Hamilton was a self-starter. Scrappy. Orphaned as a child, he came to America with nothing but a code of honor and a hunger to work. He then went on to help win the Revolutionary War and ratify the Constitution, create the country's financial system, charm New York's most eligible ladies, and land his face on our $10 bill. The ultimate underdog, he combined a fearless, independent spirit with a much-needed dose of American optimism.

Hamilton died before he could teach us the lessons he learned, but Alexander Hamilton's Guide to Life unlocks his core principles--intended for anyone interested in success, romance, money, or dueling. They include:

- Speak with Authority Even If You Have None (Career)
- Seduce with Your Strengths (Romance)
- Find Time for the Quills and the Bills (Money)
- Put the Father in Founding Father (Friends & Family)
- Being Right Trumps Being Popular (Leadership)

For history buffs and pop-culture addicts alike, this mix of biography, humor, and advice offers a fresh take on a nearly forgotten Founding Father, and will spark a revolution in your own life.

Alexander II: The Last Great Tsar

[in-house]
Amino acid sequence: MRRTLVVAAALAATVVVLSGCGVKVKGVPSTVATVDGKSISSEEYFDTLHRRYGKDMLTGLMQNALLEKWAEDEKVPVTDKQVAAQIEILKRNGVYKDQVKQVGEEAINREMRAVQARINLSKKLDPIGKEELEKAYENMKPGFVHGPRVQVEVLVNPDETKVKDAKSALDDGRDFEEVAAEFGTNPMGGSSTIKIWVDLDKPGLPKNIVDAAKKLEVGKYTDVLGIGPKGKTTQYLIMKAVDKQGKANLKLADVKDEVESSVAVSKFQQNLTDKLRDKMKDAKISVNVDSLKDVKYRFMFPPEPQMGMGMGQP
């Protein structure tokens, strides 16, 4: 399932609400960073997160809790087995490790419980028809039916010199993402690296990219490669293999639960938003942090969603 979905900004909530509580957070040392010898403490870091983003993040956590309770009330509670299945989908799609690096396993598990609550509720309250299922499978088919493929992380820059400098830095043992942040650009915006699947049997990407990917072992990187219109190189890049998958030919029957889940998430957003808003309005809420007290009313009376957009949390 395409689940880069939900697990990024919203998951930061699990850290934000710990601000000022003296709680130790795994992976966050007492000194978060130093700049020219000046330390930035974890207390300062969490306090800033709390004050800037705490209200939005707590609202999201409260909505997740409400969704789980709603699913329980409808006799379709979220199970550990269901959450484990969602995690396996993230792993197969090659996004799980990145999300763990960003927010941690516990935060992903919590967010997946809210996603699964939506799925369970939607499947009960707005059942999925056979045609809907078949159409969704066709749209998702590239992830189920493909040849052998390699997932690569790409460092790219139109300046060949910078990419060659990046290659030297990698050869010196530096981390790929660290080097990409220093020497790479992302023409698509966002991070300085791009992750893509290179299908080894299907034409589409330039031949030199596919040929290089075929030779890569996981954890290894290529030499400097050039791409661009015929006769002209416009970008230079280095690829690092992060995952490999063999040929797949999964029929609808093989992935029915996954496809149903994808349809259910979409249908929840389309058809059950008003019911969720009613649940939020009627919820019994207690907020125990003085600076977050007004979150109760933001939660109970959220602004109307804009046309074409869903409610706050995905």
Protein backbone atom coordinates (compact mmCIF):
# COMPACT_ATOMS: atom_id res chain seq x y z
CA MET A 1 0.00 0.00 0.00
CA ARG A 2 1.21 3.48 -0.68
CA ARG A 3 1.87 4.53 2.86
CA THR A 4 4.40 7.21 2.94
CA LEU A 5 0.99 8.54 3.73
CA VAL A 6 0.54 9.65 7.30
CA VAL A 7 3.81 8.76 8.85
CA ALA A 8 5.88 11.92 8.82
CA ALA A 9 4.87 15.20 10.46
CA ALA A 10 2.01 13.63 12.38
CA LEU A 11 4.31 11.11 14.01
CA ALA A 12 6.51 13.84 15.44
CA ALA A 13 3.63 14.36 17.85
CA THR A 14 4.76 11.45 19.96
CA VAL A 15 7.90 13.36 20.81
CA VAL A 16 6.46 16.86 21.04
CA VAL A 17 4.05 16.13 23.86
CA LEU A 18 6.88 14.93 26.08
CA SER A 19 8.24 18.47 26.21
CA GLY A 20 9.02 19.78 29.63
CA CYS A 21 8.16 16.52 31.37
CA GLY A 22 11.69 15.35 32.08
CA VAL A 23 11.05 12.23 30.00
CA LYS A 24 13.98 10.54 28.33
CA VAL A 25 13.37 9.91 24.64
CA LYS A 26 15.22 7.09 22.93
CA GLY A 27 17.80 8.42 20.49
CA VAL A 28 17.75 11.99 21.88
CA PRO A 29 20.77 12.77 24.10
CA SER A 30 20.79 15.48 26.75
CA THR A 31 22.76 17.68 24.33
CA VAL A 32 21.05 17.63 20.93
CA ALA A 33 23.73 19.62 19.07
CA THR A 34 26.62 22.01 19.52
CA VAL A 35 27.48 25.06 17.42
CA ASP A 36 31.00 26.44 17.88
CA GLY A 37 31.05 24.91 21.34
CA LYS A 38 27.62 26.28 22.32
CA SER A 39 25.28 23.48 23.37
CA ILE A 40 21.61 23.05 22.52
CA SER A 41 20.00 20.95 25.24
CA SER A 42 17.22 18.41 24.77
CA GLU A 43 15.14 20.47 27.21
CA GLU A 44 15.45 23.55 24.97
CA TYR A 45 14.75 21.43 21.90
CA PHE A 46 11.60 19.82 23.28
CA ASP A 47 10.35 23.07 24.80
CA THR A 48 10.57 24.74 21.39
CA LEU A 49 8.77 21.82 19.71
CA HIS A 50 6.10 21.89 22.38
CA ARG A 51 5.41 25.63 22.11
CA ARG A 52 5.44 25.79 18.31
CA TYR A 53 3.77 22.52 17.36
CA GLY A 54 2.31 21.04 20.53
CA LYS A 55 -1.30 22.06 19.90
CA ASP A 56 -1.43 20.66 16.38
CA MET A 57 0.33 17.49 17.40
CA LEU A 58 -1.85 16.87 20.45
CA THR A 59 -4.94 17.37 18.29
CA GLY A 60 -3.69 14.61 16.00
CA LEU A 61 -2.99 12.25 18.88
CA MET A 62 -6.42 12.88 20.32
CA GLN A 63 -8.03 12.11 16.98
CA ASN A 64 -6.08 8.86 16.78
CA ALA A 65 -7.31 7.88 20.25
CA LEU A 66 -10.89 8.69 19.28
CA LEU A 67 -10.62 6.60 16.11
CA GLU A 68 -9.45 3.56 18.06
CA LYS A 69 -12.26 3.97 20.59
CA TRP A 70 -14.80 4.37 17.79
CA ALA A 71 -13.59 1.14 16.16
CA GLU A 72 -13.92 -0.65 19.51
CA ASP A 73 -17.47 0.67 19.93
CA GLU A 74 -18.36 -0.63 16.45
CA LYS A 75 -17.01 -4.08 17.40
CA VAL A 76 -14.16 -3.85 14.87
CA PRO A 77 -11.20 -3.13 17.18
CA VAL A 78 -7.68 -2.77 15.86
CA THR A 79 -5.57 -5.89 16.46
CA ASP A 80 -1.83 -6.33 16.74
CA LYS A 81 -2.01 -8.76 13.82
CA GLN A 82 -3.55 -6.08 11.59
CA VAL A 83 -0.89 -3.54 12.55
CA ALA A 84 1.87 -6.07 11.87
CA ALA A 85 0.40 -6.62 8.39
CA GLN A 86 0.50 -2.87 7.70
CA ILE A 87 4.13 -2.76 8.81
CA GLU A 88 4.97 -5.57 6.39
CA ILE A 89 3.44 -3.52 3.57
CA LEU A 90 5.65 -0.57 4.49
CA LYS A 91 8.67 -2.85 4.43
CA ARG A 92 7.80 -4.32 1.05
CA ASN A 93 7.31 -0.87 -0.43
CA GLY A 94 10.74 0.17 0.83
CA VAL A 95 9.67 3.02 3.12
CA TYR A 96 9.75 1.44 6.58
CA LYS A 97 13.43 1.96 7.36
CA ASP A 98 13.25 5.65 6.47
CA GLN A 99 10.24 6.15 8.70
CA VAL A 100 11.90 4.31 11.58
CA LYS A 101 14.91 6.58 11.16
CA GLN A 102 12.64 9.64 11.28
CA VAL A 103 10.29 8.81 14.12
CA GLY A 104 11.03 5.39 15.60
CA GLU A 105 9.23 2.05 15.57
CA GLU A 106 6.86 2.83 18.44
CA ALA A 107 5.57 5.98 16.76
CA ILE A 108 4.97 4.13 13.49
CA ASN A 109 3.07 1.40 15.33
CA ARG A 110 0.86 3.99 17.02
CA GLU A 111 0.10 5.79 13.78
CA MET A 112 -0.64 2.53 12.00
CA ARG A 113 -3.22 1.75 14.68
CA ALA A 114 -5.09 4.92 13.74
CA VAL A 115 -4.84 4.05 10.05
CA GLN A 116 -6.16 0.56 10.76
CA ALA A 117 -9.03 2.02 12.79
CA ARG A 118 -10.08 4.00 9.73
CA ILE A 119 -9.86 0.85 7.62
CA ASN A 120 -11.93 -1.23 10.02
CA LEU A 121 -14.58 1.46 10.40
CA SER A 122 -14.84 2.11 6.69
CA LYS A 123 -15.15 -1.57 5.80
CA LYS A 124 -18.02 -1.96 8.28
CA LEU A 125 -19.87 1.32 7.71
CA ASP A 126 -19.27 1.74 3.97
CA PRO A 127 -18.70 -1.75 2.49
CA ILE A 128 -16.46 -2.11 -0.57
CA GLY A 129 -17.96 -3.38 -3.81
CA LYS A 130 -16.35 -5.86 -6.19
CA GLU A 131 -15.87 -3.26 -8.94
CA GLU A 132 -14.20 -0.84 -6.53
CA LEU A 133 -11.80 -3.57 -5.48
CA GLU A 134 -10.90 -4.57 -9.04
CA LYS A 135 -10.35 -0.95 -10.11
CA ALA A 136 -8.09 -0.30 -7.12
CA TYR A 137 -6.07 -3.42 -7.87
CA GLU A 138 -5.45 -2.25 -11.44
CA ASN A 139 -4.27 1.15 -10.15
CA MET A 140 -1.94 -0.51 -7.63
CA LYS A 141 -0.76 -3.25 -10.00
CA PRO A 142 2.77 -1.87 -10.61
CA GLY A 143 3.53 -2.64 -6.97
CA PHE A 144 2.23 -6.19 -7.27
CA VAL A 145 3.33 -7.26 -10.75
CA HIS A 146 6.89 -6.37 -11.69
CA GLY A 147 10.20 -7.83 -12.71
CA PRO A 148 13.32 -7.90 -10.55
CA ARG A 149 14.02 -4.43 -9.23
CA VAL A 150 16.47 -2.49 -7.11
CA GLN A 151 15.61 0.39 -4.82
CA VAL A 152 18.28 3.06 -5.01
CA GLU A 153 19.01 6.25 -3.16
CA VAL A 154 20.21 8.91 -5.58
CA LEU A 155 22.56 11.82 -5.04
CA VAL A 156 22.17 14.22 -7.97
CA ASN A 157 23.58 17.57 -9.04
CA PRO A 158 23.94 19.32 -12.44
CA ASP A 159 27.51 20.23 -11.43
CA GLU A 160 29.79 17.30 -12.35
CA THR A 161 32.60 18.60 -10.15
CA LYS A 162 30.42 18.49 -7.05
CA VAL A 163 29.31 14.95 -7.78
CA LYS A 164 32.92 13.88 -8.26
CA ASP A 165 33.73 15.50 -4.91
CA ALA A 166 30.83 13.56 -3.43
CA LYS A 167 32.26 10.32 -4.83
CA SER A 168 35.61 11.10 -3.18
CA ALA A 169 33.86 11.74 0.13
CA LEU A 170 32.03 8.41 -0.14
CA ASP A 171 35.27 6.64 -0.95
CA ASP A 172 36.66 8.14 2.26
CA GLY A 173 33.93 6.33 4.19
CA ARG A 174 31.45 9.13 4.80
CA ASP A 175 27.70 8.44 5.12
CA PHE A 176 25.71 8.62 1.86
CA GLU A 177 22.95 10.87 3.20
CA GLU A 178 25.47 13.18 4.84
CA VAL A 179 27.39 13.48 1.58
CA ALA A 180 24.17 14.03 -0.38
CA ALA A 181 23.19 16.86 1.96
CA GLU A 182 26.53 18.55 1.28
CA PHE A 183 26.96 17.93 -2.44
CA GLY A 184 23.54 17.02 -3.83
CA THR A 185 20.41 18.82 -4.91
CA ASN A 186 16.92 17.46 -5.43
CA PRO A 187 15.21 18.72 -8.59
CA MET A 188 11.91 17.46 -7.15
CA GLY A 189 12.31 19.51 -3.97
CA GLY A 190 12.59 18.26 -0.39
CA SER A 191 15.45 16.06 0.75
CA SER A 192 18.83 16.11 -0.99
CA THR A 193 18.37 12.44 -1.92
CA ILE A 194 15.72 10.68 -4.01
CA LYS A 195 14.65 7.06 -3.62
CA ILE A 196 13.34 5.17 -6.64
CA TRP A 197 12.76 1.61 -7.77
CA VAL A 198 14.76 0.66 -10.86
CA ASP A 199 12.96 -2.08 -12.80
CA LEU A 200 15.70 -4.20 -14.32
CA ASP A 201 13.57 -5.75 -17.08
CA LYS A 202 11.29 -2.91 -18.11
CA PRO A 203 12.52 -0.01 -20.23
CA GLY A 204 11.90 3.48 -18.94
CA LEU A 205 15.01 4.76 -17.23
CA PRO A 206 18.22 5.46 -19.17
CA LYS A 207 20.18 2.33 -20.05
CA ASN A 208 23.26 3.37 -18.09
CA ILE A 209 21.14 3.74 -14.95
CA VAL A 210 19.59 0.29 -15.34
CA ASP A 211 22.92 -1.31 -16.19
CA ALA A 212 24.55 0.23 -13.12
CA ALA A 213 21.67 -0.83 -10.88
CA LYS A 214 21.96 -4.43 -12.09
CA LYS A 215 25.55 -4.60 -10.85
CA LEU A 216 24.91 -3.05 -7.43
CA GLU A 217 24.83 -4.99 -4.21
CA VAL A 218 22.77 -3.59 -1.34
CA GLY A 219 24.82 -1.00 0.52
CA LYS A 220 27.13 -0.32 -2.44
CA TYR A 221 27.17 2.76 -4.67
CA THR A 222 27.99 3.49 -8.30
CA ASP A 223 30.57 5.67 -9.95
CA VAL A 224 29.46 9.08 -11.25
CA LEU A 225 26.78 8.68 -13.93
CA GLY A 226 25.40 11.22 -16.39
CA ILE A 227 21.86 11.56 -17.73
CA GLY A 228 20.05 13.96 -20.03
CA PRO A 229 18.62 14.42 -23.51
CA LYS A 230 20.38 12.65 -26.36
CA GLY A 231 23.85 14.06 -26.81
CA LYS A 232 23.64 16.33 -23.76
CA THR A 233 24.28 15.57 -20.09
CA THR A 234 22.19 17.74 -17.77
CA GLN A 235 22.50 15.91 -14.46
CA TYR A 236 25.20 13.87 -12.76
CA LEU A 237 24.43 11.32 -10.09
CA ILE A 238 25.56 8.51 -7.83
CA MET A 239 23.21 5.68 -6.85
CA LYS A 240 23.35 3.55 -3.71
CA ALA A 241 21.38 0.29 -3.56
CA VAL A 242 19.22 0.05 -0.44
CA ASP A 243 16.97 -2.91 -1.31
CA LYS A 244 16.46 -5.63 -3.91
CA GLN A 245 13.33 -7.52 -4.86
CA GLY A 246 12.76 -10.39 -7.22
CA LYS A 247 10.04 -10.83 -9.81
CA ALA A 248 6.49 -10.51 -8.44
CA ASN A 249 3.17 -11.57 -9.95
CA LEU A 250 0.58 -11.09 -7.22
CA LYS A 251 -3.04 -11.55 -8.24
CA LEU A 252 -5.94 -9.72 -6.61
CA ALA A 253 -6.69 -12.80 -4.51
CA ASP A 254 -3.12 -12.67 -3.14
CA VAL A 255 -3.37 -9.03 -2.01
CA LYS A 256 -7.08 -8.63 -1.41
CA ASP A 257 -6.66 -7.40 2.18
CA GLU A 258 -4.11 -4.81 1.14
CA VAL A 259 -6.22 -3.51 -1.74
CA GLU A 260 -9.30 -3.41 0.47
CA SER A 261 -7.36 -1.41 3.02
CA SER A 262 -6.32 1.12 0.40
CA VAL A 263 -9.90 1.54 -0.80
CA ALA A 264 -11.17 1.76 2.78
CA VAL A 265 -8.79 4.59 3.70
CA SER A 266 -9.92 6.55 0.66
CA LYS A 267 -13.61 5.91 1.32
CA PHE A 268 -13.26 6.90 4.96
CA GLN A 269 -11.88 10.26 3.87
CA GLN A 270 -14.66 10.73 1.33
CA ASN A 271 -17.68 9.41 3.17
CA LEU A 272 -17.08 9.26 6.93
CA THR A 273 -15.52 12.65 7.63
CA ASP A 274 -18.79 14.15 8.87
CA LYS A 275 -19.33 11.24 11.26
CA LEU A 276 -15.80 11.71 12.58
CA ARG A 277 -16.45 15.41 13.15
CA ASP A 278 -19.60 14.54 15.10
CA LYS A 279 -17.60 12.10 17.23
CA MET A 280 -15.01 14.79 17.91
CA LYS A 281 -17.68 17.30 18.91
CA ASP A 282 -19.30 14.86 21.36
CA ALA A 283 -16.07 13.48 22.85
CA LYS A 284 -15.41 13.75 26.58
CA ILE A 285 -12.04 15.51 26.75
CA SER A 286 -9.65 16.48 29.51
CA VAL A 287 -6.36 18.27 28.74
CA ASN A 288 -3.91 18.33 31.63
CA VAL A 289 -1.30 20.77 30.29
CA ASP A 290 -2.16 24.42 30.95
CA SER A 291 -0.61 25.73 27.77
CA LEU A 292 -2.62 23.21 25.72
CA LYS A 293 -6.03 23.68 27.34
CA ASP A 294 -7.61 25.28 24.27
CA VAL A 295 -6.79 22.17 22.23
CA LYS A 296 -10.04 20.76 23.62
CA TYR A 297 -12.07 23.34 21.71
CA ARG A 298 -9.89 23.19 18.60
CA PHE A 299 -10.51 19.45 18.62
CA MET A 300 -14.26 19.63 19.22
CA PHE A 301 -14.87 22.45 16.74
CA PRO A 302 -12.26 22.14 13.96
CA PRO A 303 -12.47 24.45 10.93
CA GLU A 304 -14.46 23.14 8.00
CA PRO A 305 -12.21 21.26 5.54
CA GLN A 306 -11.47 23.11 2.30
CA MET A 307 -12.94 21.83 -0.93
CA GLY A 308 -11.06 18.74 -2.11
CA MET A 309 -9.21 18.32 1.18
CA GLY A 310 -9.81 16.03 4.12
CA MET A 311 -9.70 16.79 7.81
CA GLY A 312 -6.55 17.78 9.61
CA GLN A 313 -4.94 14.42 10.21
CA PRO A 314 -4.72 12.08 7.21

Alexander II: The Last Great Tsar

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Edvard Radzinsky is justly famous as both a biographer and a dramatist, and he brings both skills to bear in this vivid, page-turning, rich portrait of one of the greatest of all Romanovs. Alexander II was Russia's Lincoln -- he freed the serfs, promised a new, more liberal state for everyone, yet was brought down by a determined group of terrorist anarchists who tried to kill him six times before finally, fatefully, succeeding. His story proves the timeless lesson that in Russia, it is dangerous to start reforms, but even more dangerous to stop them. It also shows that the traps and dangers encountered in today's war on terrorists were there 150 years ago.

Alexander McQueen